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The Countdown

A bottom-to-top assessment of the F.B.S. landscape heading into the 2012 season.

The Countdown

No. 98: Ball State

You go to Staten Island for the Jacques Marchais Museum of Tibetan Art, not for college football. Though there is college football being played on New York City’s least-populated borough: Wagner University plays a bit, led by longtime coach Walt Hameline, who just won his 200th career game last November. Staten Island was also the birthplace of Notre Dame legend William Shakespeare, who was nicknamed – wait for it – “The Bard of Staten Island.” So it’s not like Staten Island has no college football history; the borough has more than the Bronx, for example, or Queens, though that’s not saying all that much. Joining in on this slight but distinguished lineage is new Ball State coach Pete Lembo, late of Lehigh and Elon, who is about as familiar to the everyday college football fan as Staten Island is to the New York City tourist.

MAC, West

Muncie, Ind.


Returning starters
11 (5 offense, 6 defense)

Last year’s ranking
No. 101

2010 record
(4-8, 3-5)

Last year’s

No. 95

2011 schedule

  • Sept. 3
    Indiana (in Indianapolis)
  • Sept. 10
    at U.S.F.
  • Sept. 17
  • Sept. 24
  • Oct. 1
    at Oklahoma
  • Oct. 8
  • Oct. 15
    at Ohio
  • Oct. 22
    C. Michigan
  • Oct. 29
    at W. Michigan
  • Nov. 5
    at E. Michigan
  • Nov. 15
    at N.I.U.
  • Nov. 25

Last year’s prediction

As for this fall, eleven starters return on offense, though it’s not as if the Cardinals will suddenly turn into offensive juggernauts: quarterback Kelly Page needs to improve before this offense even nears its 2008 output. On the flip side, I look at the bad — Stan Parrish’s history — and I have my doubts. Does he know how to put a winning product on the field? Has his lackluster history, from Kansas State to Ball State, been a result of inferior talent or inferior coaching? If Ball State’s head man had a better resume, I would not have hesitated putting the Cardinals say, 10 spots higher on the Countdown. However, even though I think this team will be far better than in 2009, I’m not sold on Parrish as the leader of the program. But who is?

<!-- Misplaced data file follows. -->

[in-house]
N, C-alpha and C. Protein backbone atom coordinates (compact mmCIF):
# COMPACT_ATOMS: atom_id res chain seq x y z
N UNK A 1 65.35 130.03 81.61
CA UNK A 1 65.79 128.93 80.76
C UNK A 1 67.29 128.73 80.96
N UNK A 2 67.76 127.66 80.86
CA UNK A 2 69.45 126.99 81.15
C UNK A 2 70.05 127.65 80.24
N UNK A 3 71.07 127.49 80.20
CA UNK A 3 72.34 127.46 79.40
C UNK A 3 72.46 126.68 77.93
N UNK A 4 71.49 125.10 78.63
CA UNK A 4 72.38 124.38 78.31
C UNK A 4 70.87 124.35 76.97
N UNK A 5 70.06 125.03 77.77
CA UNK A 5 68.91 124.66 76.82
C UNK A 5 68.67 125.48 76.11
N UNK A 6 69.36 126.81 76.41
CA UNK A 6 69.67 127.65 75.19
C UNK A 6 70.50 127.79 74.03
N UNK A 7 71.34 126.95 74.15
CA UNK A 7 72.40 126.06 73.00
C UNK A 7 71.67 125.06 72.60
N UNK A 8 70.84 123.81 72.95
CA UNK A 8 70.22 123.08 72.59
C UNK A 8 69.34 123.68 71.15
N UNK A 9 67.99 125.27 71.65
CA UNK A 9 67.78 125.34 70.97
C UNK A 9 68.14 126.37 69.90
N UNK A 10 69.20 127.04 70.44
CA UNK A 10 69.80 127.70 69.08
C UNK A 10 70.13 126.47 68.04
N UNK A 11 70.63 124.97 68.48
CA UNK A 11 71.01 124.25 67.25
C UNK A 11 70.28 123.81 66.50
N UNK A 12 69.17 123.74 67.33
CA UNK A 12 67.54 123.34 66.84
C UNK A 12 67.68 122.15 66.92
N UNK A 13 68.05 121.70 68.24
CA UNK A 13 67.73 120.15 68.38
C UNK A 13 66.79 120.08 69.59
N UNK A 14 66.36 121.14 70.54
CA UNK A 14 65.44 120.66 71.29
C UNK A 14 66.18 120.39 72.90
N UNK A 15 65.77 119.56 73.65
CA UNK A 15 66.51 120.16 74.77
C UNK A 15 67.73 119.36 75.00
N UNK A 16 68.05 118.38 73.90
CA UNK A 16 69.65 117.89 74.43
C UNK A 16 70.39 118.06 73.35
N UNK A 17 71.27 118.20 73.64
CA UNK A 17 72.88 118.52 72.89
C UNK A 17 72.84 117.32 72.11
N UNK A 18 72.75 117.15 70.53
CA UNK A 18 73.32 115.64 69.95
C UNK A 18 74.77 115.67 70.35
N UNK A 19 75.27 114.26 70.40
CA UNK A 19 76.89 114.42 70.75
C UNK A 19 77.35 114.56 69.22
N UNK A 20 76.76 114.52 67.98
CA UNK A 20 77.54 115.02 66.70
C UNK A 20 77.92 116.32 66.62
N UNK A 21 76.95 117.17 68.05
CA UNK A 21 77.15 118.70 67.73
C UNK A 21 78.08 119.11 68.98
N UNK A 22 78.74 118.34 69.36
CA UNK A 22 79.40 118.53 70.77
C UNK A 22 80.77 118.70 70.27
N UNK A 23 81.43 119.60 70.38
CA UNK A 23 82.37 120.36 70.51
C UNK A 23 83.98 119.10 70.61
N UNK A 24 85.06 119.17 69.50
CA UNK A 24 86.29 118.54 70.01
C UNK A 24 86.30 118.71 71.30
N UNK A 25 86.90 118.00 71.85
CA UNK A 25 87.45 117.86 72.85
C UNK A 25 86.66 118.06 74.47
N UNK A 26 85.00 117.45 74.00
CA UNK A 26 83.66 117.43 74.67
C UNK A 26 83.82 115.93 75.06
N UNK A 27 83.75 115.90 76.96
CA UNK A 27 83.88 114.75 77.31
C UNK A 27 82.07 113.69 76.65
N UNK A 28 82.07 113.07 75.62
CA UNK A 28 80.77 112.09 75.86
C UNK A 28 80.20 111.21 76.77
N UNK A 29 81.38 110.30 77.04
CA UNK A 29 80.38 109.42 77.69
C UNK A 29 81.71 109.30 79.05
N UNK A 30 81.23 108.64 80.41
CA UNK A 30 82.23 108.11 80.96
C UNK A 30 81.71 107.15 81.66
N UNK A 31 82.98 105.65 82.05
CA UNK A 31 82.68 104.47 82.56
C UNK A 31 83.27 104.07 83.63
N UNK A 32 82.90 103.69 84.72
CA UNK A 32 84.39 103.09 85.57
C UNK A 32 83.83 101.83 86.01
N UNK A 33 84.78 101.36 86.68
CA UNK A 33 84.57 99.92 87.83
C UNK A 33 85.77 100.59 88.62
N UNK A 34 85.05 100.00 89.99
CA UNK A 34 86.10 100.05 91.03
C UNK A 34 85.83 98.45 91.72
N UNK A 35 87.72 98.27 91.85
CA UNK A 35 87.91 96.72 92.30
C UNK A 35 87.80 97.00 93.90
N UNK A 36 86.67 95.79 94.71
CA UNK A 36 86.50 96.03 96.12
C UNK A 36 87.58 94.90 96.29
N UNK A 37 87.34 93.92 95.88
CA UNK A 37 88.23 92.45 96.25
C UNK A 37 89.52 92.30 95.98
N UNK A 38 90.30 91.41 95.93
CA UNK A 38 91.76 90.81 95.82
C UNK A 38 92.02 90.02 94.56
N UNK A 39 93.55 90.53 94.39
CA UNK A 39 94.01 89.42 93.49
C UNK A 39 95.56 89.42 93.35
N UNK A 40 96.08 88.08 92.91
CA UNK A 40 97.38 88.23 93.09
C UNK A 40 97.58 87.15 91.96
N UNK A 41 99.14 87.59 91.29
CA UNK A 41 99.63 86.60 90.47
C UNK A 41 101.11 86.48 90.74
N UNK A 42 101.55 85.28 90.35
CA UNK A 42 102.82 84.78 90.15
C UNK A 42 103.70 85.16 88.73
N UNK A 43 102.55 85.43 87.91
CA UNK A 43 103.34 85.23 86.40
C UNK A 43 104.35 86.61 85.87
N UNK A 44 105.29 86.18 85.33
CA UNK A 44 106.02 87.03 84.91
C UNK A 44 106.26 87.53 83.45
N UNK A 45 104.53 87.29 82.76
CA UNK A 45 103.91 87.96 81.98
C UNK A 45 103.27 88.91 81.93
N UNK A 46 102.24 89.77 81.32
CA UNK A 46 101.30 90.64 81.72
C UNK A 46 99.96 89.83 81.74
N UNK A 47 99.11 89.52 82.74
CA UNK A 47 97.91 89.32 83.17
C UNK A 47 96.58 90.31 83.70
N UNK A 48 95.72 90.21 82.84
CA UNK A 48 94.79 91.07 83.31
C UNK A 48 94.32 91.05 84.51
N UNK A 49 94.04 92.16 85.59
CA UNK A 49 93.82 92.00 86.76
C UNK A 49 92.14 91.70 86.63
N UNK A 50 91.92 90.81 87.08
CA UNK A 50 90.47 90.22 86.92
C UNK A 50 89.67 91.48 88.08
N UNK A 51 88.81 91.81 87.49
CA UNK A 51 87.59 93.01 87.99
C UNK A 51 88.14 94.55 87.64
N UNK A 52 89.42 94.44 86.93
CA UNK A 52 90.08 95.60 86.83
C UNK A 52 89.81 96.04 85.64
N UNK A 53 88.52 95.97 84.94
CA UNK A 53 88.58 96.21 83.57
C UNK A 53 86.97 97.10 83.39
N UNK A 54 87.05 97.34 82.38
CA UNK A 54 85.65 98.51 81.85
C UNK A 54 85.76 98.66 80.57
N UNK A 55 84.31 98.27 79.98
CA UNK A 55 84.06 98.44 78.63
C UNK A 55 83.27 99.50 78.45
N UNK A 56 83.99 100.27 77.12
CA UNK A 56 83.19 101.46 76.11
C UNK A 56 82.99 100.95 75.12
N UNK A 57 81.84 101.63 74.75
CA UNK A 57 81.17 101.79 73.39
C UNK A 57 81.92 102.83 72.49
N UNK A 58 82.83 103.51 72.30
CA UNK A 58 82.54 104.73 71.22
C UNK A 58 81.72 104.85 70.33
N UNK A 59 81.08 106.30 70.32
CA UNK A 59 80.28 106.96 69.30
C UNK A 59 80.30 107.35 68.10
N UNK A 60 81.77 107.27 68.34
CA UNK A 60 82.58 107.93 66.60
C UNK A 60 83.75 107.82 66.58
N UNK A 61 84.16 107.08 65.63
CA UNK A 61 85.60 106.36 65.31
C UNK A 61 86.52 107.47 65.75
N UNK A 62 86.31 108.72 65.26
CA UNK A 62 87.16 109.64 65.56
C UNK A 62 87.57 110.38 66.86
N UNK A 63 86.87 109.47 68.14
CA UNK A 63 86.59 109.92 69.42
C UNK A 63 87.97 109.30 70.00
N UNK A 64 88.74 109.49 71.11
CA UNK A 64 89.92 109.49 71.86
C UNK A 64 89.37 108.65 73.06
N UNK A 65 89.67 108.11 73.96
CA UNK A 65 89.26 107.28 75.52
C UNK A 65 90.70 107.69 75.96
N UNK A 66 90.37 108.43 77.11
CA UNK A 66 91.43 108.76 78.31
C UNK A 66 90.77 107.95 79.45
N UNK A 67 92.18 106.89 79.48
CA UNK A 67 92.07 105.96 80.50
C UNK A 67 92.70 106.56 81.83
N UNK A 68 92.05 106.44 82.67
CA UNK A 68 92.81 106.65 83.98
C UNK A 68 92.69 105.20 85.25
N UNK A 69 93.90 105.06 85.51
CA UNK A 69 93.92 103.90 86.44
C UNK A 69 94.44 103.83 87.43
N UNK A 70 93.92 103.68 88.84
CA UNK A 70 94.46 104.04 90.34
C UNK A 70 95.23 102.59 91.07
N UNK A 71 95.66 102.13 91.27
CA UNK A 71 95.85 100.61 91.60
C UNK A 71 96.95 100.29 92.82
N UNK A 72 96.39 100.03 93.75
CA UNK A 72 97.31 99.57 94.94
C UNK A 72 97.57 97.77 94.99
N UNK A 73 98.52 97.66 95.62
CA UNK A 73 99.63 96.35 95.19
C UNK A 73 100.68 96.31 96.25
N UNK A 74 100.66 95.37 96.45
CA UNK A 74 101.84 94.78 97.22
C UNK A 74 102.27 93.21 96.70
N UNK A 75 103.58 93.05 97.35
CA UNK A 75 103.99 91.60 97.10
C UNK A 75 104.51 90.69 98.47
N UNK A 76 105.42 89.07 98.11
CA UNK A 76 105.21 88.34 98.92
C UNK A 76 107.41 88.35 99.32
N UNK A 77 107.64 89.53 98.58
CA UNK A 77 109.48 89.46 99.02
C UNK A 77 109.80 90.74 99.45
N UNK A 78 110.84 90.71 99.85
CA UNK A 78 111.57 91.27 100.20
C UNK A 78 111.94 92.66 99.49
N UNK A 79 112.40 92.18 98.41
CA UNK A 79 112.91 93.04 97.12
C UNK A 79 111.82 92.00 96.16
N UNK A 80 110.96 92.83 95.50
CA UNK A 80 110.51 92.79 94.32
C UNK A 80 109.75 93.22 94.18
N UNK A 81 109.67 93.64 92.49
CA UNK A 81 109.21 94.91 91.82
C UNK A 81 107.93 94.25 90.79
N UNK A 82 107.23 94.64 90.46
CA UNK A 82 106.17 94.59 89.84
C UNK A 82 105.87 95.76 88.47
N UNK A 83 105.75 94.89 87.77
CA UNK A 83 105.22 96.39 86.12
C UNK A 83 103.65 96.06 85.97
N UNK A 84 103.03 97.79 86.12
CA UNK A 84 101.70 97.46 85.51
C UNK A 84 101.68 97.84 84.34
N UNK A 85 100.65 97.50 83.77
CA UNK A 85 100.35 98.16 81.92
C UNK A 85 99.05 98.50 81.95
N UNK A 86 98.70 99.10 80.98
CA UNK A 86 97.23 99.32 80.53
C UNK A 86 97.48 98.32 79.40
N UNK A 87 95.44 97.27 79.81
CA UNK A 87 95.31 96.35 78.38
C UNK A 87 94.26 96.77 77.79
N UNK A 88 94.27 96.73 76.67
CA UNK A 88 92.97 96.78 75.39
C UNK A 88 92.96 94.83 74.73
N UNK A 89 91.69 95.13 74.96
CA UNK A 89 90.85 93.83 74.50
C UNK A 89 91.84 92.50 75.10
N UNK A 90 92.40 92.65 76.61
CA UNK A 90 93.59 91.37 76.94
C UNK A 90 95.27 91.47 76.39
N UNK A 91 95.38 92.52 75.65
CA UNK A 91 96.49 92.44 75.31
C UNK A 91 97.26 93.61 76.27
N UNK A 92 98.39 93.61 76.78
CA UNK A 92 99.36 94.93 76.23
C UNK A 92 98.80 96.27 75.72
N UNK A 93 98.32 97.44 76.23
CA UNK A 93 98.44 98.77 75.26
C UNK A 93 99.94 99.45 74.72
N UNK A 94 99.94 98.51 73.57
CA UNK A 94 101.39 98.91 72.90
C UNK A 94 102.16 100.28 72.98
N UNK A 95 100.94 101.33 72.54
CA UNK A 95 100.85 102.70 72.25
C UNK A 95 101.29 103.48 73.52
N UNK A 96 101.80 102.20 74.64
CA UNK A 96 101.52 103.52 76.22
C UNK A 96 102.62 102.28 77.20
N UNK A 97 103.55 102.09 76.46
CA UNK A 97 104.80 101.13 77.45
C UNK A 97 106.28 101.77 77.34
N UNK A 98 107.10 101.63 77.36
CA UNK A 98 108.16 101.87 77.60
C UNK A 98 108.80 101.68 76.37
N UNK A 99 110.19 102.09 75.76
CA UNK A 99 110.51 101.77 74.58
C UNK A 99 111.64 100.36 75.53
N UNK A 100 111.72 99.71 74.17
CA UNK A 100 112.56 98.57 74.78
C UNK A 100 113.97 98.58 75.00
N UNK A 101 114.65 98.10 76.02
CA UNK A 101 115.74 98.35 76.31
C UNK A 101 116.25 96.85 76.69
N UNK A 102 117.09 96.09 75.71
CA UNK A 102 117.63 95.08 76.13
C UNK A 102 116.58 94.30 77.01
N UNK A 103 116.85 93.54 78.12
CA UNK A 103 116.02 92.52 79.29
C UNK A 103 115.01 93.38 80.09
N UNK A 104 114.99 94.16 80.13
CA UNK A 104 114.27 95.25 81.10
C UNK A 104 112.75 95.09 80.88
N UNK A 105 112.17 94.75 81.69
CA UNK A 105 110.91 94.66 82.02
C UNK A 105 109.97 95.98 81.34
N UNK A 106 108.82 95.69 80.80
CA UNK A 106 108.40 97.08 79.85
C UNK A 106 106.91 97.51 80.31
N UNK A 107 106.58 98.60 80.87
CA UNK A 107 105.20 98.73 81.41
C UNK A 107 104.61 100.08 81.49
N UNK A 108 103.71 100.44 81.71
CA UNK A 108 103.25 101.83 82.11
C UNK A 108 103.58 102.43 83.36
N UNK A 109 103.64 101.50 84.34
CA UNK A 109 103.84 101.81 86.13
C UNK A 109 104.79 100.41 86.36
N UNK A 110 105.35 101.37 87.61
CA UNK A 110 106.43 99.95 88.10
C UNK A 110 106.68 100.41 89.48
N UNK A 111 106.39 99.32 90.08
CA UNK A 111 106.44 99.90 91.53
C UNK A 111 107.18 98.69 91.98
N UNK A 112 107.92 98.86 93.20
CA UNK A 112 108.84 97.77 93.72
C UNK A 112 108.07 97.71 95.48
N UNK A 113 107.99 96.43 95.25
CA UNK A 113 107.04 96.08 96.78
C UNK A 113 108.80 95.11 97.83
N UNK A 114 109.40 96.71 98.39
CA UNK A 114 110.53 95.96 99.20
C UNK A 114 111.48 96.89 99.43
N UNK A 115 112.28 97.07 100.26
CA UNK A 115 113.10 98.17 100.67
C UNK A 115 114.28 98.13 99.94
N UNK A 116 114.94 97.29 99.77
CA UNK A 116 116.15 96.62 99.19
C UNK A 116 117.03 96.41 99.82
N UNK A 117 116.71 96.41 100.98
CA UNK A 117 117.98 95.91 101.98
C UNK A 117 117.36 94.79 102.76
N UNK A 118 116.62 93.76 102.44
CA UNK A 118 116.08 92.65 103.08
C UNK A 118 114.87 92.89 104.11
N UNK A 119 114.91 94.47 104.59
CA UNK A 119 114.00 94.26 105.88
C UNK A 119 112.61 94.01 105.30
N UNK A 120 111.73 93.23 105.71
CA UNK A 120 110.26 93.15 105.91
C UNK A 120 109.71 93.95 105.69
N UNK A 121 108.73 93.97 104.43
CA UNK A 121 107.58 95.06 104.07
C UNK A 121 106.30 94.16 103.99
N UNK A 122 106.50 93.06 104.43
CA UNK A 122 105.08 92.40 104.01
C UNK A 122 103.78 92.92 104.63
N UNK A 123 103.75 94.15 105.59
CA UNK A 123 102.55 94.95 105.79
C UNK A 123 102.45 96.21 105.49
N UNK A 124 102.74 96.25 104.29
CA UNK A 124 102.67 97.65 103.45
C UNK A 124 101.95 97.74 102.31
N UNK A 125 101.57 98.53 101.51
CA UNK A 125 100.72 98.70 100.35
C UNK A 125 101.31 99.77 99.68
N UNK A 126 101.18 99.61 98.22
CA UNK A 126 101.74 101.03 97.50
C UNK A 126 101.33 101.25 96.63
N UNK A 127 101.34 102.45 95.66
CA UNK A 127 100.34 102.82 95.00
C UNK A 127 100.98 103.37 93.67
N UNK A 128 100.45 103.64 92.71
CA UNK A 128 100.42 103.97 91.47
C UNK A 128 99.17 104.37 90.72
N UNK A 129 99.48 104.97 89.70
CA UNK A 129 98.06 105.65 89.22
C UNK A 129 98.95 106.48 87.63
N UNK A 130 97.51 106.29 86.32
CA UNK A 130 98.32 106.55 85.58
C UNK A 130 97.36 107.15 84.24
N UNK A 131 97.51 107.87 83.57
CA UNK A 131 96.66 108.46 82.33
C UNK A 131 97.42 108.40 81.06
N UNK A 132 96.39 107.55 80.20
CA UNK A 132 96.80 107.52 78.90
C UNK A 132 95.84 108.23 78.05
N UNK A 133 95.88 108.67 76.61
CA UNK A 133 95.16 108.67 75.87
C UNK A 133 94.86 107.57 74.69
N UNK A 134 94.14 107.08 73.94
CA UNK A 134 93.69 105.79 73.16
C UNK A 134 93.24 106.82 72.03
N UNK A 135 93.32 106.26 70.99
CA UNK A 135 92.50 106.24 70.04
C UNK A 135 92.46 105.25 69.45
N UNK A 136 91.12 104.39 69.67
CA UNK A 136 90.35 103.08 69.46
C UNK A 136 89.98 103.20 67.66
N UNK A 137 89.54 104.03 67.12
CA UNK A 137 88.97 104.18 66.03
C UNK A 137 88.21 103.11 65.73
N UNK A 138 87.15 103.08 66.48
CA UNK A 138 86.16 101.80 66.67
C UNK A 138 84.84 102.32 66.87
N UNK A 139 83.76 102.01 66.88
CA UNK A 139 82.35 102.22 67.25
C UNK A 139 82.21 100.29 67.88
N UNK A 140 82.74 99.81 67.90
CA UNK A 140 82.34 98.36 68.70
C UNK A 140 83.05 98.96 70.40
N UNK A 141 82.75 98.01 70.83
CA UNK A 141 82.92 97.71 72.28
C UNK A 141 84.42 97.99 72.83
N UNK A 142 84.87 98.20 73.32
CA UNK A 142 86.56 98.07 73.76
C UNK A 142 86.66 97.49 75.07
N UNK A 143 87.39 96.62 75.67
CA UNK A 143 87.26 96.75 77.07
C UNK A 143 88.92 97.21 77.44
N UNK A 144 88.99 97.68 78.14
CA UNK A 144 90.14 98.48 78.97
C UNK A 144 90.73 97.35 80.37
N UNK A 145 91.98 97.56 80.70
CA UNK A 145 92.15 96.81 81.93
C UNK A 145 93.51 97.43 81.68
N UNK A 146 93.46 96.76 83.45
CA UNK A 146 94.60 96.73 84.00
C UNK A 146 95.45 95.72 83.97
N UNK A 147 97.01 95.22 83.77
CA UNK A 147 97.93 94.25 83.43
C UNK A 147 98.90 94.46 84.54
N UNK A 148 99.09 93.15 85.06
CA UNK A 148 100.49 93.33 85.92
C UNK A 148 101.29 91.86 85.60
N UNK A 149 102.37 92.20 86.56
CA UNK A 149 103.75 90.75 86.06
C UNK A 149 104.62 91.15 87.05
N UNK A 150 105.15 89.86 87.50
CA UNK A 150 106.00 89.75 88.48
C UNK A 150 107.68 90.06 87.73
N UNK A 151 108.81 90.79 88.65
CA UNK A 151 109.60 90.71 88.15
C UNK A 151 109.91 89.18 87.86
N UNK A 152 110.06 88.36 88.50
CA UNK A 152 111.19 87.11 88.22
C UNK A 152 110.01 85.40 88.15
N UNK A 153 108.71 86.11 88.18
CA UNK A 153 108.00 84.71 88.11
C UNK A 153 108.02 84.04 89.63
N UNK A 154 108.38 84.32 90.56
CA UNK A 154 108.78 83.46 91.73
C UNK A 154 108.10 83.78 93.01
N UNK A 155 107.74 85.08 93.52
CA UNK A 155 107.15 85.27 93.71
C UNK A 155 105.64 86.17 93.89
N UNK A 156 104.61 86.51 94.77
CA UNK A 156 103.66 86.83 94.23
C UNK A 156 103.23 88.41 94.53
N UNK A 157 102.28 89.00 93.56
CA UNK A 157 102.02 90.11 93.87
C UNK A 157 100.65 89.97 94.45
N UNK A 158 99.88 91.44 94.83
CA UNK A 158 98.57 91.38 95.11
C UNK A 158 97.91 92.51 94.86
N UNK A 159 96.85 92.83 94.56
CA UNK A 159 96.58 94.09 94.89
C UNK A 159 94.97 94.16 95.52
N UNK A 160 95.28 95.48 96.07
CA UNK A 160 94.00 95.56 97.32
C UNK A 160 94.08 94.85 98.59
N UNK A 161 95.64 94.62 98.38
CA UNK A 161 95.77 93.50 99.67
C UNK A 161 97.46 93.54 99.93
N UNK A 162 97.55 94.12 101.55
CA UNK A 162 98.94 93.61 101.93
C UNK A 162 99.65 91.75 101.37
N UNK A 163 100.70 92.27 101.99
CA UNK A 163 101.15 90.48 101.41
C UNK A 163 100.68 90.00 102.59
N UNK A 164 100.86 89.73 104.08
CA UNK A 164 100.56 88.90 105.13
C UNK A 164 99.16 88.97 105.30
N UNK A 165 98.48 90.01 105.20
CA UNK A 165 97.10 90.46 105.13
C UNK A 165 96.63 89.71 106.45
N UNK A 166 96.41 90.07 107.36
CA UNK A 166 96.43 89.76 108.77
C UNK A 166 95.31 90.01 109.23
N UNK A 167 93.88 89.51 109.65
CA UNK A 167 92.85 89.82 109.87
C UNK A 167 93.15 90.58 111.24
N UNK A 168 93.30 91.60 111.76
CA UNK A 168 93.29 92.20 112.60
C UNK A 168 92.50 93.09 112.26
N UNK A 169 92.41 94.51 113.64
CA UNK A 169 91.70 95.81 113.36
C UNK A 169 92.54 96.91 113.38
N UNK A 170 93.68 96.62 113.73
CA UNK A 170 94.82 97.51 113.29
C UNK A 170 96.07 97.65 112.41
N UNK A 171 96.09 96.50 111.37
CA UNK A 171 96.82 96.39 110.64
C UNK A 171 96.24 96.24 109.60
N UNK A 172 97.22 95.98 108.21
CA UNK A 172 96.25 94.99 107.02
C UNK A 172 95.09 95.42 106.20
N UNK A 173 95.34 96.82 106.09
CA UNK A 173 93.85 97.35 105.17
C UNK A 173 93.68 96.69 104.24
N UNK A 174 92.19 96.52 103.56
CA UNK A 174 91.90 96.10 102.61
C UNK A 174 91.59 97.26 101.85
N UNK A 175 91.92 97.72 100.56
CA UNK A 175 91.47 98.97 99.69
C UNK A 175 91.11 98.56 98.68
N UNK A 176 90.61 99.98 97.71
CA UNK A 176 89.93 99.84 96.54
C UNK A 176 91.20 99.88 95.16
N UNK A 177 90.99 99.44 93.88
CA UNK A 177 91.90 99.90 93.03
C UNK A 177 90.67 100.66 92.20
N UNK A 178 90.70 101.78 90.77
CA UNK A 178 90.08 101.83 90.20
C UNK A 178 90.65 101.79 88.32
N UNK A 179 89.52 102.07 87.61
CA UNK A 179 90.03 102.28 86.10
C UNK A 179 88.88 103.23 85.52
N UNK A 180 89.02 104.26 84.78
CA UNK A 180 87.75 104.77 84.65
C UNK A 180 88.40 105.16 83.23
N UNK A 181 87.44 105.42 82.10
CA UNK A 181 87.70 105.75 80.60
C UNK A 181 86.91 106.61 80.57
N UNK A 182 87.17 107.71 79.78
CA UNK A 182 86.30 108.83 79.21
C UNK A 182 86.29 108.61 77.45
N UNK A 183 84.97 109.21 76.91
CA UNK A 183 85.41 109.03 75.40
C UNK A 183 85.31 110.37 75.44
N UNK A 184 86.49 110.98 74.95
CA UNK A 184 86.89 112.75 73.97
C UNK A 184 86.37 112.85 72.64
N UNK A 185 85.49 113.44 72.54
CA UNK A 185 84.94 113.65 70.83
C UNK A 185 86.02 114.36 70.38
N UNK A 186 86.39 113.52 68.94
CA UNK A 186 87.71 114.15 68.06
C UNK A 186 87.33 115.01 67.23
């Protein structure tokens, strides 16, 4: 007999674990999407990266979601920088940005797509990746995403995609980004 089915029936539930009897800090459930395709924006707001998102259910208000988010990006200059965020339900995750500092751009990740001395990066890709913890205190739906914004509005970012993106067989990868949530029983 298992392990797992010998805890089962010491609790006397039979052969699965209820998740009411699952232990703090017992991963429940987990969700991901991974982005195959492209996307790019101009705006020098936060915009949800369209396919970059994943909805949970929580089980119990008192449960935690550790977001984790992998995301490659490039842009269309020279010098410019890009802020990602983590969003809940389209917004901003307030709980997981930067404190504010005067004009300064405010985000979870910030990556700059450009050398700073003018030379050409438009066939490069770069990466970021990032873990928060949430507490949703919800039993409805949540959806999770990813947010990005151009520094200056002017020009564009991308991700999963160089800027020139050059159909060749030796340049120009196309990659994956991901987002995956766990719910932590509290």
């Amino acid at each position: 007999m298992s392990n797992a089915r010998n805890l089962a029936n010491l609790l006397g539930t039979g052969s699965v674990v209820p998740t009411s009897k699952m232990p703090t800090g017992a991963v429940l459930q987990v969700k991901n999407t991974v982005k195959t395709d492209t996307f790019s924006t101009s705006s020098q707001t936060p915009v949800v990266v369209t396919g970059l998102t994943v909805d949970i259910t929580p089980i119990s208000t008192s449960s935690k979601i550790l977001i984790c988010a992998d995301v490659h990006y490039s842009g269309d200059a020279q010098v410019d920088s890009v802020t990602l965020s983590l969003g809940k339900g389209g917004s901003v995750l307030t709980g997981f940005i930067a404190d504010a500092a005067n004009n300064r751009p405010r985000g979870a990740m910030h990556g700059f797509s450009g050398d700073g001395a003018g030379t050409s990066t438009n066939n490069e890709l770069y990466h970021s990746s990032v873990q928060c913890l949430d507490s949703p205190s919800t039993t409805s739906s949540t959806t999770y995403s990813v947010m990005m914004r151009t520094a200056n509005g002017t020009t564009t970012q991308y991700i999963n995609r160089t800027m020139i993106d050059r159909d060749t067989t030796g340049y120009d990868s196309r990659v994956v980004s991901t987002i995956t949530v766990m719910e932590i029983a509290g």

2010 recap

In a nutshell Hey, at least the Cardinals won four. That marked a two-win improvement over 2009, when a very youthful team struggled throughout, but the 4-8 finish was still a slight disappointment. That’s due to the returning experience Ball State had on offense – all 11 starters returned, to minimal effect. The offense scored about three more points per game, a nice improvement but one that still left the Cardinals ranked 94th nationally in scoring. So much for that experience. Included in the final record were some sloppy wins, like a season-opening victory over Southeast Missouri State that foreshadowed some issues to come, or an overtime win over then-winless Akron that came about despite five turnovers. The sloppiness led to the expected: two years was enough for Stan Parrish, who might have upped his career winning percentage but will be remembered more for overseeing a dramatic fall from grace over his two seasons in charge.

High point Not one of the four wins is going down in the Ball State annals, even if an overtime win over Akron – with an attendance of about 5,300 strong in Muncie – snapped a four-game winning streak. It was actually the first of two straight, preceding Buffalo, with that stretch probably standing as the high point of the season.

Low point You have two choices. One, a 27-23 loss at home to Liberty. Two, a 41-38 loss at home to Eastern Michigan. Both are horrendous.

Tidbit Stan Parrish went 4-8 in his final season, which sounds awful but to Parrish was a career best. It doubled his previous F.B.S.-best for wins in a season, set in 1986 at Kansas State and tied with the Cardinals in 2009, and did absolute wonders for his F.B.S. winning percentage: .089 heading into the 2010, last season vaulted that total all the way up to .140. At 8-49-1, Parrish would have needed to go 14-0 for three straight seasons to get his F.B.S. winning percentage above .500.

Tidbit (punters edition) Ball State: Punter U? I can see it, though Nebraska also comes to mind when it comes to the kicking game. But the Cardinals have developed several terrific punters over the last generation, beginning with Brad Maynard (1993-96), continuing with Reggie Hodges (2000-4) and Chris Miller (2004-8), and now, in junior Scott Kovanda, have another punter looking to carry on the tradition.